[Marian Anderson and her mother on the steps of the Lincoln Memorial after her Easter concert, Washington, DC]
|Date||April 9, 1939|
|Location||Lincoln Memorial Washington District of Columbia United States|
|Dimensions||Image: 9 5/8 x 7 1/4 in. (24.4 x 18.4 cm)
Paper: 10 3/16 x 8 in. (25.9 x 20.3 cm)
|Print medium||Photo-Gelatin silver|
Contralto Marian Anderson’s historic Easter concert, which drew over 75,000 listeners to the Mall, foregrounded the general issue of racism in the United States as well as the specifics of segregation in the nation’s capital. A world-famous singer, Anderson was not allowed to rent the Daughters of the American Revolution’s Washington venue, Constitution Hall, due to their “white artists only” policy. First Lady Eleanor Roosevelt and thousands of other members resigned from the DAR in outrage. Secretary of the Interior Harold Ickes, encouraged by both Roosevelts, Anderson’s manager Sol Hurok, and Walter White of the National Association for the Advancement of Colored People, arranged for the outdoor Easter concert of the steps of the Lincoln Memorial. Anderson eventually performed at Constitution Hall, at a war relief concert in 1942 and the beginning of her American farewell tour in 1962.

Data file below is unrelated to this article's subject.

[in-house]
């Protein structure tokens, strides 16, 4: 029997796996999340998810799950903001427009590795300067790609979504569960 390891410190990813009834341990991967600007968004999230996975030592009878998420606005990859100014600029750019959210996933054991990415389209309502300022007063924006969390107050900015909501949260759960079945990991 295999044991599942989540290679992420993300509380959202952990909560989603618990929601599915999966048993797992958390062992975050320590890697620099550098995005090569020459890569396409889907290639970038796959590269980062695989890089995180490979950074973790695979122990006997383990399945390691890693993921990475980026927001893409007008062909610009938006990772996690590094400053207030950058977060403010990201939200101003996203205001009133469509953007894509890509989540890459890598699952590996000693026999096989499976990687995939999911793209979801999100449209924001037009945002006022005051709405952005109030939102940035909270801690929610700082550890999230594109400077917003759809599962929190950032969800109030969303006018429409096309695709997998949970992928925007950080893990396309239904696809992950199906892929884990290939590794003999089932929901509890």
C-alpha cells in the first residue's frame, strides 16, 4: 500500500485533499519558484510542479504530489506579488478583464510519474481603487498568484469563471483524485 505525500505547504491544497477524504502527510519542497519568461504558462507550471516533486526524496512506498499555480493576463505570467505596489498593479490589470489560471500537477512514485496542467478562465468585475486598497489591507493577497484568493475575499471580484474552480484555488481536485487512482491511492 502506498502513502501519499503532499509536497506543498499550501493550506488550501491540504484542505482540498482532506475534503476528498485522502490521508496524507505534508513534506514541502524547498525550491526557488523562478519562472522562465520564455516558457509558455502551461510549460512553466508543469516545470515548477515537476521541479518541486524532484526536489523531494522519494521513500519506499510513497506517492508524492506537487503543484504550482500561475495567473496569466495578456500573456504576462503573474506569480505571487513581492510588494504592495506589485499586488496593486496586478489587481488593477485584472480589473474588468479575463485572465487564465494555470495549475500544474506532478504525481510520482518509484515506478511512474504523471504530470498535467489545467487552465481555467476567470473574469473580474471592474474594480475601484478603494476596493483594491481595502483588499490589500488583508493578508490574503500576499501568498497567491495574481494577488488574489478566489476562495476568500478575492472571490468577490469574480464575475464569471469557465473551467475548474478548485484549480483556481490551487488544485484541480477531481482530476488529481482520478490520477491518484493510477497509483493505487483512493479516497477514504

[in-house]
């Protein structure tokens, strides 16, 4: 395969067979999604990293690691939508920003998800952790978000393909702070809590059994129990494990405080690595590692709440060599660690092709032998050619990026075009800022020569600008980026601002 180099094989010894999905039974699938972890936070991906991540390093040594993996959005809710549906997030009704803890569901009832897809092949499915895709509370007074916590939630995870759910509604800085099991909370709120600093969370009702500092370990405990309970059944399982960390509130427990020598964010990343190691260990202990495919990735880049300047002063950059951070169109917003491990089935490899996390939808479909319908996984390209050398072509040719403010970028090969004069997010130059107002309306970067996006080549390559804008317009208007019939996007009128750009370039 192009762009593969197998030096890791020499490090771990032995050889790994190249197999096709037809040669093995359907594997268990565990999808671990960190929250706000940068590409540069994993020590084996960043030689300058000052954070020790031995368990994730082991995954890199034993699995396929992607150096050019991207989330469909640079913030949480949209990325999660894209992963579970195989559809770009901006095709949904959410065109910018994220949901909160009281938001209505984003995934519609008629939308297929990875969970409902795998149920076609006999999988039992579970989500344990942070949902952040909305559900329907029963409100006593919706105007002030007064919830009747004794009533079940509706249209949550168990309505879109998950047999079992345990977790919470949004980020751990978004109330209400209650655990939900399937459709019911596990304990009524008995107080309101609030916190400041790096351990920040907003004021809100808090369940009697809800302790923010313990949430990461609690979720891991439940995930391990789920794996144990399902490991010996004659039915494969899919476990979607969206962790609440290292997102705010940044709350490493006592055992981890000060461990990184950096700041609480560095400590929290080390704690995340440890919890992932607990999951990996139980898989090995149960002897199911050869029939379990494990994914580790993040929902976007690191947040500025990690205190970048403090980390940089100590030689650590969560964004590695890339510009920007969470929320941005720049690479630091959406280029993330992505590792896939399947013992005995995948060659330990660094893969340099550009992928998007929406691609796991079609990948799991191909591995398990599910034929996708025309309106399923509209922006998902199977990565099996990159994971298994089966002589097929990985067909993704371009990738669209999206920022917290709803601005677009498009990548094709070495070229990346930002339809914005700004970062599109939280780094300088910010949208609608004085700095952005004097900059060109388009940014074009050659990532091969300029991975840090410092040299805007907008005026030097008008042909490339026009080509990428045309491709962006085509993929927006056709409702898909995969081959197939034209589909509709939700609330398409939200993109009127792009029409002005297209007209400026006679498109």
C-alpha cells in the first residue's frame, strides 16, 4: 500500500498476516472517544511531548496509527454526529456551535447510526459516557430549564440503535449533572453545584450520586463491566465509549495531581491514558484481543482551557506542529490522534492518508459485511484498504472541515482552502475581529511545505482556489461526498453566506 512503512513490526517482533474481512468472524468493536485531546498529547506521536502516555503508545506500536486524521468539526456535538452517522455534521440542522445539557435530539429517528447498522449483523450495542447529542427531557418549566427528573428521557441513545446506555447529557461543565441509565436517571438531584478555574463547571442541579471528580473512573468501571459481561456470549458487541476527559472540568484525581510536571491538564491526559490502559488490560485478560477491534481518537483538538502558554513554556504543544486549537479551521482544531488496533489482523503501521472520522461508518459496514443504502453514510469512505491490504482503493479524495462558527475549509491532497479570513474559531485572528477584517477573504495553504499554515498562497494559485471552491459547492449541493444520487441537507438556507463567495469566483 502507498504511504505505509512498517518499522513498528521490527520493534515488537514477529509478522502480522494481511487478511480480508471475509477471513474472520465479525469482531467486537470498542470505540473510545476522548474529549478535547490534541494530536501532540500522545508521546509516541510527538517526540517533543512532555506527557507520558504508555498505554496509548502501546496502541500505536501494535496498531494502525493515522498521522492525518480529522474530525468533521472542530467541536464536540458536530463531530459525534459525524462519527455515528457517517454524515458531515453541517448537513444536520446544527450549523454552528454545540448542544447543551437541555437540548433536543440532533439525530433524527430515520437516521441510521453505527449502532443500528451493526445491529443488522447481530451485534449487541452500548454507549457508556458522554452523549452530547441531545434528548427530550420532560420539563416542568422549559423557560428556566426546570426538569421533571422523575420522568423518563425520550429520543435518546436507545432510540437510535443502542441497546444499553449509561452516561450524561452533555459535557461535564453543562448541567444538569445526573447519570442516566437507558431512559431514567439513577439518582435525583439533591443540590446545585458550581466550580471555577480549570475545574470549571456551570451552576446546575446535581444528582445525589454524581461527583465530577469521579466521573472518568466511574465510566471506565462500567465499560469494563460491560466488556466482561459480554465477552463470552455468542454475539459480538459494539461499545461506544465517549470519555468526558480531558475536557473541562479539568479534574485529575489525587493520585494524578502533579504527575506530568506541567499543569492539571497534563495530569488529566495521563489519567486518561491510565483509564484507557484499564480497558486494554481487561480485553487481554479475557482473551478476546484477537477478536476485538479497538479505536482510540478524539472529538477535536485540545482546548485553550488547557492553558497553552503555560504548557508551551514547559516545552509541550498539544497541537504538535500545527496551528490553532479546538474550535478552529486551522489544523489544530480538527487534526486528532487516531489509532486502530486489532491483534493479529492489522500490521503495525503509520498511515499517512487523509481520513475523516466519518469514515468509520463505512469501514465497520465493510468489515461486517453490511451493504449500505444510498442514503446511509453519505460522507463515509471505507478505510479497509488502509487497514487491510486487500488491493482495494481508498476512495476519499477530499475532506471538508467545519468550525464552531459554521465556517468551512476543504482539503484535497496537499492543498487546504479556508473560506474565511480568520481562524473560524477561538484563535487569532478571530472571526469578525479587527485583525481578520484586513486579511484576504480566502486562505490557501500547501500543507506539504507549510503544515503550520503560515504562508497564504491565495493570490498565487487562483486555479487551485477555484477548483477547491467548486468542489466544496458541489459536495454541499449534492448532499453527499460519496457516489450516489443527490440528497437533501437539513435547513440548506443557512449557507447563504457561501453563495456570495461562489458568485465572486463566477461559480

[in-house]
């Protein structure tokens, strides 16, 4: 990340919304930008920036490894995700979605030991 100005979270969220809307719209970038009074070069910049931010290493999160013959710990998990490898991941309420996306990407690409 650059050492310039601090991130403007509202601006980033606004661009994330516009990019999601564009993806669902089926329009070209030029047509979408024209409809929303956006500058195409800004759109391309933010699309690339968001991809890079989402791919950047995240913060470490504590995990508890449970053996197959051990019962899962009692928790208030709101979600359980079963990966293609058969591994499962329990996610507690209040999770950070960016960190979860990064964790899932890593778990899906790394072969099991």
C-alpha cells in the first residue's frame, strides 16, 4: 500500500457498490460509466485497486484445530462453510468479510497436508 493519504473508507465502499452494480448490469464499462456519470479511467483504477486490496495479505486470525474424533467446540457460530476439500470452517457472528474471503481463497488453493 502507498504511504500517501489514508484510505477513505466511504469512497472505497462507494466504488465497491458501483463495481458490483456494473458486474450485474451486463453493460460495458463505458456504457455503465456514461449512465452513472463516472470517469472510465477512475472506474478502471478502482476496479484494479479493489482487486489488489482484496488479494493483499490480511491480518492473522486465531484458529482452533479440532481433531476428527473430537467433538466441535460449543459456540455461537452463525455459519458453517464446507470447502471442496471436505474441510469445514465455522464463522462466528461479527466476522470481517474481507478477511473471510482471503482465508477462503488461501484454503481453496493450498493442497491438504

The LIFE Magazine Collection, 2005